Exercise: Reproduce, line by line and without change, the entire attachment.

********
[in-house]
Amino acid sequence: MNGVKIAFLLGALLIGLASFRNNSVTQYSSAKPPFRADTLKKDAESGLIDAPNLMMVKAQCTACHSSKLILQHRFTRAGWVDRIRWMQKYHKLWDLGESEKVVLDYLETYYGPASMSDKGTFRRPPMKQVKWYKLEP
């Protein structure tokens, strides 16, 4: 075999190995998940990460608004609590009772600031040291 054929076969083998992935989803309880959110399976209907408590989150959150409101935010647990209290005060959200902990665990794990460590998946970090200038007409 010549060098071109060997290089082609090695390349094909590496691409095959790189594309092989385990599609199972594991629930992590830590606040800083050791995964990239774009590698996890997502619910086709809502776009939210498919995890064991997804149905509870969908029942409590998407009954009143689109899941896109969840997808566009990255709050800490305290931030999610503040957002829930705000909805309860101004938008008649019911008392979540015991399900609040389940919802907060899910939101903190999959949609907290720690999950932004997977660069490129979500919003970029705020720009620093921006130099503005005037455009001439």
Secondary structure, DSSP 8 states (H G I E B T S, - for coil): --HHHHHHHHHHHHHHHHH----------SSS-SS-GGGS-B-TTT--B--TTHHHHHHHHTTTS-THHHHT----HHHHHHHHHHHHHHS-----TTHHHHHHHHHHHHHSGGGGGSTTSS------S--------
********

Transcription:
[in-house]
Amino acid sequence: MNGVKIAFLLGALLIGLASFRNNSVTQYSSAKPPFRADTLKKDAESGLIDAPNLMMVKAQCTACHSSKLILQHRFTRAGWVDRIRWMQKYHKLWDLGESEKVVLDYLETYYGPASMSDKGTFRRPPMKQVKWYKLEP
């Protein structure tokens, strides 16, 4: 075999190995998940990460608004609590009772600031040291 054929076969083998992935989803309880959110399976209907408590989150959150409101935010647990209290005060959200902990665990794990460590998946970090200038007409 010549060098071109060997290089082609090695390349094909590496691409095959790189594309092989385990599609199972594991629930992590830590606040800083050791995964990239774009590698996890997502619910086709809502776009939210498919995890064991997804149905509870969908029942409590998407009954009143689109899941896109969840997808566009990255709050800490305290931030999610503040957002829930705000909805309860101004938008008649019911008392979540015991399900609040389940919802907060899910939101903190999959949609907290720690999950932004997977660069490129979500919003970029705020720009620093921006130099503005005037455009001439």
Secondary structure, DSSP 8 states (H G I E B T S, - for coil): --HHHHHHHHHHHHHHHHH----------SSS-SS-GGGS-B-TTT--B--TTHHHHHHHHTTTS-THHHHT----HHHHHHHHHHHHHHS-----TTHHHHHHHHHHHHHSGGGGGSTTSS------S--------